So You Can’t Live At Home Anymore…

Planning for contingencies is typically one of our least favorite things to do.  The onset of the pandemic changed that for many but still there are things we procrastinate with, such as planning for the later years in life.  Many a client over the years has told me they simply can’t move out of their home because “their garage is packed to the rafters” or the “attic will take them years to clear out”.

Trouble is, you cannot plan for every possibility incident to aging.  A sudden onset illness or health crisis can result in the immediate need to re-think your living arrangements.  At that point, the decision-making might be out of your hands.  If left in the hands of children or fiduciaries, those persons are left struggling with the question of what would you want.  As among children, this can result in disagreements, ill-will and in the worst cases, legal disputes.

So, while I would never force someone to clean the attic or garage (except for maybe my own spouse), I would suggest that you ask yourself “what if” and make some decisions.  To that end, the menu of alternatives is diverse.  Every few miles you will see a senior living opportunity: over 55 communities, senior apartment complexes, assisted living and different care communities.  When thinking about this, consider what you really want.  Moreover, consider what options you can afford and what options your family may provide.

Some of the relevant issues that warrant contemplation in this scenario are:

  1. Do you want to go from one free-standing home to another in an over 55 community wherein you have to maintain the yard, roof and all that comes with home ownership?
  2. Is it better to rent? 
  3. Could/should you move in with a child and would such move include an improvement to their residence to make your residency more palatable and comfortable for all? 
  4. If you move in with a child, how does that impact your estate and the potential inheritance for your other children?  
  5. What happens if you are hospitalized and need interim help for a period of time?
  6. Did your past service in the armed forces afford you any opportunities or was your tenure as a volunteer emergency worker sufficient to entitle you to a valuable benefit insofar as long term care costs are concerned?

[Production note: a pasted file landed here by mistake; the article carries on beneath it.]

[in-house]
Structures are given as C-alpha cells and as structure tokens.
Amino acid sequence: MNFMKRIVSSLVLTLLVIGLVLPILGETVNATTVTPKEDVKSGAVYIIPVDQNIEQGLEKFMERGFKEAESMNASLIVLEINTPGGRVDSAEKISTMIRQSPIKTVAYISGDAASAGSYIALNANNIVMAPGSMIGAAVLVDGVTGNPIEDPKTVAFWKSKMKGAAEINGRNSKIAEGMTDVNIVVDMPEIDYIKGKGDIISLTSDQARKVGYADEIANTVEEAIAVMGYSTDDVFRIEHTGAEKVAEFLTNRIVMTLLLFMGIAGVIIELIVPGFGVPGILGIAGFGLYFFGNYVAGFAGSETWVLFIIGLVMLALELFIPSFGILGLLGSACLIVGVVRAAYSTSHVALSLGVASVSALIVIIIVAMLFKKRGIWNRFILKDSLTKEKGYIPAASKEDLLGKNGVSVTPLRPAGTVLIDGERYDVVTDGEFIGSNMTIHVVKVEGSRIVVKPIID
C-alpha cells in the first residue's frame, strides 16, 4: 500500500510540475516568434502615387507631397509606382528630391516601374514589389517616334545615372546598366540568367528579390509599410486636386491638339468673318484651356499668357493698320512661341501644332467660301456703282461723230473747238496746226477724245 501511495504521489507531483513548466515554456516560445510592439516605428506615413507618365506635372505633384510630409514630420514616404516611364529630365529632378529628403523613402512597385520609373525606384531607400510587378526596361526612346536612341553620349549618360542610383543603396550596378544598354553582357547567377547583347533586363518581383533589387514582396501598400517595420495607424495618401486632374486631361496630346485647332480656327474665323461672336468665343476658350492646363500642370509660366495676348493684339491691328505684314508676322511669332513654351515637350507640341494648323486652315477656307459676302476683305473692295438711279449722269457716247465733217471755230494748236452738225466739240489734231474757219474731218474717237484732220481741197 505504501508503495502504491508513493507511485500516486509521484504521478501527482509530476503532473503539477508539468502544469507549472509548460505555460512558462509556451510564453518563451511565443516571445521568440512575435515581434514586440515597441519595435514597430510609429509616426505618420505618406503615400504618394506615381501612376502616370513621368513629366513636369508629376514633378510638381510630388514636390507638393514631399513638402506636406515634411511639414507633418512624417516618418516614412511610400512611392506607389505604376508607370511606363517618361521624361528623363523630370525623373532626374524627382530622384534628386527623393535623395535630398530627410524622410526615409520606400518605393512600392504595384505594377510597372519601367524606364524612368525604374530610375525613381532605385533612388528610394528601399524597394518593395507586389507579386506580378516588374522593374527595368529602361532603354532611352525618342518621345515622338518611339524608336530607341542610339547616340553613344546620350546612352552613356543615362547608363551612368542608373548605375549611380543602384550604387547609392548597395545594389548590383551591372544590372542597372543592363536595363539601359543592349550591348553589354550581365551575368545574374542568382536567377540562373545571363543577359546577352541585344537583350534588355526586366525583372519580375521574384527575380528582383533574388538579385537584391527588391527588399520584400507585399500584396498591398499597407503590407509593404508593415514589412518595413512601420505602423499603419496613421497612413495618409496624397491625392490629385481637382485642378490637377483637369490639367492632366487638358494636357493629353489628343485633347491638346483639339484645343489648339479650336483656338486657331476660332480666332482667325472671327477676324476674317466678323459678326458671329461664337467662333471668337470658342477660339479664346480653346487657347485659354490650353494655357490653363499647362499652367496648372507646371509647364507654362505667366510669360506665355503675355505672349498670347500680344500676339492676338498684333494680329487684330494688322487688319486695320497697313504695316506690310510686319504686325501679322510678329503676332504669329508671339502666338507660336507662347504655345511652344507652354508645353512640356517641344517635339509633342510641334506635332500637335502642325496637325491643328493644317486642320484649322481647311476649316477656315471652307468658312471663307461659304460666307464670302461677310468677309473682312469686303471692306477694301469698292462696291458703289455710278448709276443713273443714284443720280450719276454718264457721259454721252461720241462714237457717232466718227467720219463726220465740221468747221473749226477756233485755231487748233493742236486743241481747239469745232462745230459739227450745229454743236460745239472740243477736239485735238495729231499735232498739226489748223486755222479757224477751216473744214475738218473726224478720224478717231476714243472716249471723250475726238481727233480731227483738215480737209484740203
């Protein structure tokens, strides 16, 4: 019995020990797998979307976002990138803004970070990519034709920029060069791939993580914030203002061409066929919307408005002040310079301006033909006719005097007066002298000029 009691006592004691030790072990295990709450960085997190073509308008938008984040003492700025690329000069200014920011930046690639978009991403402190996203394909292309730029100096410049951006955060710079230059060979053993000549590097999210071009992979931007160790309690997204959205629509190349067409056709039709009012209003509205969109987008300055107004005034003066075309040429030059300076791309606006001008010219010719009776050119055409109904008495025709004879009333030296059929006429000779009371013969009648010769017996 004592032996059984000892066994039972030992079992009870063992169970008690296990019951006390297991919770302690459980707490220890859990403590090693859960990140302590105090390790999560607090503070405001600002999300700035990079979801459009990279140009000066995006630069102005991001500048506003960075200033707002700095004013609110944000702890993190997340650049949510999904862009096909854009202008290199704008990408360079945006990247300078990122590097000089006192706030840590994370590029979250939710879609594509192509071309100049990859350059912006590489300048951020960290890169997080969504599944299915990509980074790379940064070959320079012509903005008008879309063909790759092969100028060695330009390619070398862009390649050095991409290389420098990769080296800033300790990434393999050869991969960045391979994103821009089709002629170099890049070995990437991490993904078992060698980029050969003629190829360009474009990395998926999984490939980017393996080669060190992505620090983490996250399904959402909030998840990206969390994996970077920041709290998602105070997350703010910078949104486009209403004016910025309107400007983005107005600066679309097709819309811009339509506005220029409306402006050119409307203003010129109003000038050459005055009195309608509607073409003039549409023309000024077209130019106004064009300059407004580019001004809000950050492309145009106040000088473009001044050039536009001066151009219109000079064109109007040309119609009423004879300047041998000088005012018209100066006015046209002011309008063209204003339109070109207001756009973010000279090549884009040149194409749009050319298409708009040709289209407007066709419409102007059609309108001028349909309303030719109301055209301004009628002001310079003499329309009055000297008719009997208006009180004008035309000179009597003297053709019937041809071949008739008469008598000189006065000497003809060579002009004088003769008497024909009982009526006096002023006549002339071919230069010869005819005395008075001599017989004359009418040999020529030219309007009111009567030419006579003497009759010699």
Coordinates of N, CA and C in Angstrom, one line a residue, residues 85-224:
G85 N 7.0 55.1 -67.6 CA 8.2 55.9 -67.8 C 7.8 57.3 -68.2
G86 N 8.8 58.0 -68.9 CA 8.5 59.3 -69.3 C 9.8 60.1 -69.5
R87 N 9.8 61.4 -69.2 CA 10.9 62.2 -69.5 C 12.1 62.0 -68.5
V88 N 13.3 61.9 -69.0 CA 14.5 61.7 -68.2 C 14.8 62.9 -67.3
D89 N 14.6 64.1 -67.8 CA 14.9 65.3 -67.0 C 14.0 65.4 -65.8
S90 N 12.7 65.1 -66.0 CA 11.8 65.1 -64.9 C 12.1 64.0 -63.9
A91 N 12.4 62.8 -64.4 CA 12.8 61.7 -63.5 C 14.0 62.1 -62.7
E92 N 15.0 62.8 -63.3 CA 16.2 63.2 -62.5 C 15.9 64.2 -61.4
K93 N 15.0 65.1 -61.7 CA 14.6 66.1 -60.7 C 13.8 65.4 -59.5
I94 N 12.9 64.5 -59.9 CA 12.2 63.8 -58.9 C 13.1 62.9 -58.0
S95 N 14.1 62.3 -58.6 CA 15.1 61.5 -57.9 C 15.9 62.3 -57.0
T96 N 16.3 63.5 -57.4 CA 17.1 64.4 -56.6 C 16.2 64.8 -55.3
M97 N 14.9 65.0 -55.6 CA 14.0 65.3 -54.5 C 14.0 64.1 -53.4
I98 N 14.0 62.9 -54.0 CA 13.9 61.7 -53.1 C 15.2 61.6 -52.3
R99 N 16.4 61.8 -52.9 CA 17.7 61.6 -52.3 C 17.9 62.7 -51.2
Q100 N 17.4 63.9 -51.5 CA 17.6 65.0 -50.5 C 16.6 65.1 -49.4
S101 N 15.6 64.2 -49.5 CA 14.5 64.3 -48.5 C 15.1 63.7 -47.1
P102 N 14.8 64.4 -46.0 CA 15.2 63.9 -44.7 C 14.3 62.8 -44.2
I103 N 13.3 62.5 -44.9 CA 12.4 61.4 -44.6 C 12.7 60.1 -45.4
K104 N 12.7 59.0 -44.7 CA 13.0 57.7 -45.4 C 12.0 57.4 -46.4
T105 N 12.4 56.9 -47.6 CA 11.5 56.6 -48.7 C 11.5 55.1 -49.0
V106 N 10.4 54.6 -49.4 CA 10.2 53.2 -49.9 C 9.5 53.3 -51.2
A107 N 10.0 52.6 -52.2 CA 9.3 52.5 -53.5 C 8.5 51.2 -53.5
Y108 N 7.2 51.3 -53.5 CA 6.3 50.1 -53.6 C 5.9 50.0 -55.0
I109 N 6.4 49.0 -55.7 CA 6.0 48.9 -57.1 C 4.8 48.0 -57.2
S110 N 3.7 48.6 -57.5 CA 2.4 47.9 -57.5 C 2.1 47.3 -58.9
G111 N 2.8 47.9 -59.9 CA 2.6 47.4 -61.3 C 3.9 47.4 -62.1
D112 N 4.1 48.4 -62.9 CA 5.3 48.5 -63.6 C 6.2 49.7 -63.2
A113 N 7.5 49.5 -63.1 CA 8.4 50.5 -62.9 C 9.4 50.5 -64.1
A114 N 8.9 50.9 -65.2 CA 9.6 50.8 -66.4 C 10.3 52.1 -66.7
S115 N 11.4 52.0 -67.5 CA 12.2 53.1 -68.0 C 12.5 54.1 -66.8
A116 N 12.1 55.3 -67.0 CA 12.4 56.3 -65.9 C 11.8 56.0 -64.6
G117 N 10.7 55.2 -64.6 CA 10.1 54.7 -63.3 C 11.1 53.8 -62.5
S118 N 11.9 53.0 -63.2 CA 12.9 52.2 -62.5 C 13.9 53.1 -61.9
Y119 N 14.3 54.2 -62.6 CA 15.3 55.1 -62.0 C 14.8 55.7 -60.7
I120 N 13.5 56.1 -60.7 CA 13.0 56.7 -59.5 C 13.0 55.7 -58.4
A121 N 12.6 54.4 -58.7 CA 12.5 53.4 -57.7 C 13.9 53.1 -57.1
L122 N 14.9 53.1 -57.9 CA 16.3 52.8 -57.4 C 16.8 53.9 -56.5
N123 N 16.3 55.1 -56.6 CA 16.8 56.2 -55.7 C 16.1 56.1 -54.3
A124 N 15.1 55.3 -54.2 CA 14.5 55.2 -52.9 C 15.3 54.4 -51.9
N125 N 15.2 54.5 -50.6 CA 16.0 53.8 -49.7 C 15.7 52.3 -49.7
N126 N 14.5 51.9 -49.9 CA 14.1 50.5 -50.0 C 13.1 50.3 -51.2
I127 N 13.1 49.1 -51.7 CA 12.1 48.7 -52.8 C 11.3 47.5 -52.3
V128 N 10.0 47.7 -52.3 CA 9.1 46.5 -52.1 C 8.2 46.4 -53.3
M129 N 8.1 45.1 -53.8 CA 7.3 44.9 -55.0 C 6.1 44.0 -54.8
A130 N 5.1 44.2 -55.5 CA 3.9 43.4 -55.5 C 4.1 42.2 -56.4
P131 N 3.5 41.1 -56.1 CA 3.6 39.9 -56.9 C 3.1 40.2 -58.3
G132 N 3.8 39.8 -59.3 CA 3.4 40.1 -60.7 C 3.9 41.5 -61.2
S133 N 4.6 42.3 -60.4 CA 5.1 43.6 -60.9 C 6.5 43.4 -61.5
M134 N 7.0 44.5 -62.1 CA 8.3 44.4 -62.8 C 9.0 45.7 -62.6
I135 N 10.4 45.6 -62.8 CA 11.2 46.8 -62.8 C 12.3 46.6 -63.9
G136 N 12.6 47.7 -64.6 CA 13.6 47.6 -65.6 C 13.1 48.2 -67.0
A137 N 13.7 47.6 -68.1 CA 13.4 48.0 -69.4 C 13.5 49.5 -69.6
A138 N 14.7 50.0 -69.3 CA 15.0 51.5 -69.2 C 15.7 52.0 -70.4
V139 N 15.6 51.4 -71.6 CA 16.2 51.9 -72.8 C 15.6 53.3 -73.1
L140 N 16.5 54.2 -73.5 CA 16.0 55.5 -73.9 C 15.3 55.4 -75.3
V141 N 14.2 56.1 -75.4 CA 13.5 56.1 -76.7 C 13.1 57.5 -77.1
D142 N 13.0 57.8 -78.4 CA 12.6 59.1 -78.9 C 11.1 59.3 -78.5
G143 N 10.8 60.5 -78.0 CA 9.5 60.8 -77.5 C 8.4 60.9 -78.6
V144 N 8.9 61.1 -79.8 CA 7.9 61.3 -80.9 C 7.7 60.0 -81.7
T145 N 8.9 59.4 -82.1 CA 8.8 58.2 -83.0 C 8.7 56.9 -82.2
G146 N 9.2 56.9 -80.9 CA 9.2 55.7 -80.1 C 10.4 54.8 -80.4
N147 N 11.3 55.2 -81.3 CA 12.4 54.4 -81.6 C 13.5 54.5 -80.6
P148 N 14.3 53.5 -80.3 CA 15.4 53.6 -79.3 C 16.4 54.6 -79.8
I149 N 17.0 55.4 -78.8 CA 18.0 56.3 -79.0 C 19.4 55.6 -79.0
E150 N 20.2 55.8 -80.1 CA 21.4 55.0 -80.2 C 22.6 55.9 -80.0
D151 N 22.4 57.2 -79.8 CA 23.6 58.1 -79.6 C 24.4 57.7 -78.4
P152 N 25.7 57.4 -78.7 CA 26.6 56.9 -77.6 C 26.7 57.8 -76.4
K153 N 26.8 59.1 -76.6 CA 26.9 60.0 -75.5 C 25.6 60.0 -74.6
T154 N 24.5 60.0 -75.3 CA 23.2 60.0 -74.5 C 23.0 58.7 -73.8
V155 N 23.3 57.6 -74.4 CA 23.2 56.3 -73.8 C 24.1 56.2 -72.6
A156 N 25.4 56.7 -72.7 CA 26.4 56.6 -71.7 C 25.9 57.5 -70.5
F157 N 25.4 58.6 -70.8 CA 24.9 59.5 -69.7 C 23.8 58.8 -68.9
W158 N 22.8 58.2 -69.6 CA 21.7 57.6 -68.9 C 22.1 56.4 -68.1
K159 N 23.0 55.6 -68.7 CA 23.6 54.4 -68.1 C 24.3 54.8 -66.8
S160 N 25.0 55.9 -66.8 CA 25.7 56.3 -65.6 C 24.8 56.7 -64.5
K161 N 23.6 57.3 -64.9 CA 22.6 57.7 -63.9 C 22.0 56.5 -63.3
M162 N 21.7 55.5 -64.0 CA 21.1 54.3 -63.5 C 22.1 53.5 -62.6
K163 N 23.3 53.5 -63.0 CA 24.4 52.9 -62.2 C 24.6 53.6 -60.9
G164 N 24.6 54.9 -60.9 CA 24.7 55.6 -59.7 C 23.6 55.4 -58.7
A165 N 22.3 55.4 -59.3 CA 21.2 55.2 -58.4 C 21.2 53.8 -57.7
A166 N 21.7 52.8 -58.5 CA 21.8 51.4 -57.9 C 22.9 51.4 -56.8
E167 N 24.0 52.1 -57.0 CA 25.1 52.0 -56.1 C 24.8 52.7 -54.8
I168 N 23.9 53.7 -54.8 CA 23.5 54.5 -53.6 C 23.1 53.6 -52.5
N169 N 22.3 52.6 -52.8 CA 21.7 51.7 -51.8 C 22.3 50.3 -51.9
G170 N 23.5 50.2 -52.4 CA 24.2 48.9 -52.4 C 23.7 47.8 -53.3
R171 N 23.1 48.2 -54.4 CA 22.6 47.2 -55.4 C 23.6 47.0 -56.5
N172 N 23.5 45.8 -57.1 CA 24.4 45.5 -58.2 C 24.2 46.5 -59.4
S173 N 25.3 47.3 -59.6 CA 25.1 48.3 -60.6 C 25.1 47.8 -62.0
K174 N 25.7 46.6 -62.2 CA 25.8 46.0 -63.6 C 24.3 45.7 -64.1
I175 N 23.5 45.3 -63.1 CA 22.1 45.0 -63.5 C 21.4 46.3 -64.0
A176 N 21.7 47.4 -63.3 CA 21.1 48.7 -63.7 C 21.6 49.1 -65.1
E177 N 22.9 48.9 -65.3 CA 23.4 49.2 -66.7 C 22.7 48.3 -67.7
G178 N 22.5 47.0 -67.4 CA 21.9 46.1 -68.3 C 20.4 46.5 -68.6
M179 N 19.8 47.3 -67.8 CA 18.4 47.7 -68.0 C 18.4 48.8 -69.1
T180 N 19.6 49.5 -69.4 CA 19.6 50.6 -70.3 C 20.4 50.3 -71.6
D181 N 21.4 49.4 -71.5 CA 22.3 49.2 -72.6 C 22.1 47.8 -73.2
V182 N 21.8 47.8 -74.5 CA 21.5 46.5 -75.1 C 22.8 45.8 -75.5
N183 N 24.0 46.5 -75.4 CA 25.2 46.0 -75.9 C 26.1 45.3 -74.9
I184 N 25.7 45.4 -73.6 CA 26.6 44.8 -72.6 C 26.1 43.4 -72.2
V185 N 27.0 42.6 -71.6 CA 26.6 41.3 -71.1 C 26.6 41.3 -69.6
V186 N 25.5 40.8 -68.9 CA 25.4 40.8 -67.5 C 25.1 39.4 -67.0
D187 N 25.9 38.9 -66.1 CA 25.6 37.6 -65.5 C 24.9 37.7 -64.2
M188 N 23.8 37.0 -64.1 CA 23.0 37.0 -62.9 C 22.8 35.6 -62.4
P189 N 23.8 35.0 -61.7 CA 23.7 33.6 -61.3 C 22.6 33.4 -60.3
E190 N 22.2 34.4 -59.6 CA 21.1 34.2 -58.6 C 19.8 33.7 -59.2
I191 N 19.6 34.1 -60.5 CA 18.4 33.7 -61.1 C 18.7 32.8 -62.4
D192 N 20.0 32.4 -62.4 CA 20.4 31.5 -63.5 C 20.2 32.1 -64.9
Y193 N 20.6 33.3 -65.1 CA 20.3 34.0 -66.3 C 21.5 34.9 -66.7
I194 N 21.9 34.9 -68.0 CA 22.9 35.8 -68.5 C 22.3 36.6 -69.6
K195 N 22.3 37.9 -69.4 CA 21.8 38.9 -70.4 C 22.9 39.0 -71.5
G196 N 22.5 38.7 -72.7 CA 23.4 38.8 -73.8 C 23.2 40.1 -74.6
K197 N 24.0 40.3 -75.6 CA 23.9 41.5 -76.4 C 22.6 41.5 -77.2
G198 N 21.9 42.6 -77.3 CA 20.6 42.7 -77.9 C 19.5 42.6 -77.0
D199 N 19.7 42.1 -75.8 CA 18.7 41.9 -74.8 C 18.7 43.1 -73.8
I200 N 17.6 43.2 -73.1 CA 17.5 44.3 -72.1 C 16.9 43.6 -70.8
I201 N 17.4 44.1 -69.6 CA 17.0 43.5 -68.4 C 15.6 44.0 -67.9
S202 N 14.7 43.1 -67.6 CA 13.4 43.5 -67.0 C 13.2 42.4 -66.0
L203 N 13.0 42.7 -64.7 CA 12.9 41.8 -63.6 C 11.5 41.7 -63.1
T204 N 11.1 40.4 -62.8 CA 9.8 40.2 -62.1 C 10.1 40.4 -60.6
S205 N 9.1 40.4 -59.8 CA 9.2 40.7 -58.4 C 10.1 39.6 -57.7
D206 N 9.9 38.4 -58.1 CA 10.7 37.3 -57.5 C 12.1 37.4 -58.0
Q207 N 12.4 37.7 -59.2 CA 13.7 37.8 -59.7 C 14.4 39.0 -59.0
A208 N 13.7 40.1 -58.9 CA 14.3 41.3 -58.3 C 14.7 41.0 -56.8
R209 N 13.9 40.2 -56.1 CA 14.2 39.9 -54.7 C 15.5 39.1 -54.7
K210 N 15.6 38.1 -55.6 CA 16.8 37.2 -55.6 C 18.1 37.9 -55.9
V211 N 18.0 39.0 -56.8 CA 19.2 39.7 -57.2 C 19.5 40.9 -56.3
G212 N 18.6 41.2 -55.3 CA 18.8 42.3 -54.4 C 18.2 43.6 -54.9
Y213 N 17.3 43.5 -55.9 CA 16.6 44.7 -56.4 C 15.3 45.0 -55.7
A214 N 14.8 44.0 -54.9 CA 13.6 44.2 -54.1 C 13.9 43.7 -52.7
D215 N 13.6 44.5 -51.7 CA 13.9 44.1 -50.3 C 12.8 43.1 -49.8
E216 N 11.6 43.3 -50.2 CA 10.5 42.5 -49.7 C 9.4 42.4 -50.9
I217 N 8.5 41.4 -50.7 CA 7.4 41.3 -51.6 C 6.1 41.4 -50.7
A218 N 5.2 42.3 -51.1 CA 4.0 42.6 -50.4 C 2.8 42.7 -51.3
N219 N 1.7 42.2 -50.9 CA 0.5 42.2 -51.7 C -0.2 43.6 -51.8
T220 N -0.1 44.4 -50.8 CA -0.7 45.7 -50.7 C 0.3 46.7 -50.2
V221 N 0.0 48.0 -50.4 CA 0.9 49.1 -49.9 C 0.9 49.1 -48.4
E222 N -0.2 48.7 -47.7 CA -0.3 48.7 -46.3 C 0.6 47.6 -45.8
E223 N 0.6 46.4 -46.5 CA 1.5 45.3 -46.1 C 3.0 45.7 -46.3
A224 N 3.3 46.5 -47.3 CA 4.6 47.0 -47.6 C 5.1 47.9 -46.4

Of all the residential settings outside of a family home for those dependent on others for care or who do not wish to depend on family to provide care, a continuing care retirement community is often a better solution.  A CCRC offers a range of health care services for its residents, including sub-acute care which is often needed on an interim basis post illness or hospitalization as we age.

Moreover, a CCRC will typically provide quality residential and social opportunities to maintain a quality of life for the aging.  With a CCRC, as a resident’s need for care increases, the services provided correspondingly increase.  

Each one of us is different and unique.  What worked for your neighbor, sibling or friend might not be a good fit for you.  So, even if you procrastinate on cleaning the attic or garage and put off moving, at least consider what you would want for yourself and make a plan.  That way, your family or fiduciaries are simply carrying out your wishes instead of arguing among themselves and possibly souring relations.

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About the Author

Chair, Business & Tax Practice and Chair, Estates, Trusts & Wills Practice. Ms. Khaleel concentrates her practice in the representation of individuals, business owners, medical, dental and other professionals in the areas of estate planning, estate and trust administration, business succession planning, transactional and tax planning. Routinely handles matters of special needs planning including guardianship applications. Experience in complex business/estate and trust litigation matters in conjunction with the Litigation Group.

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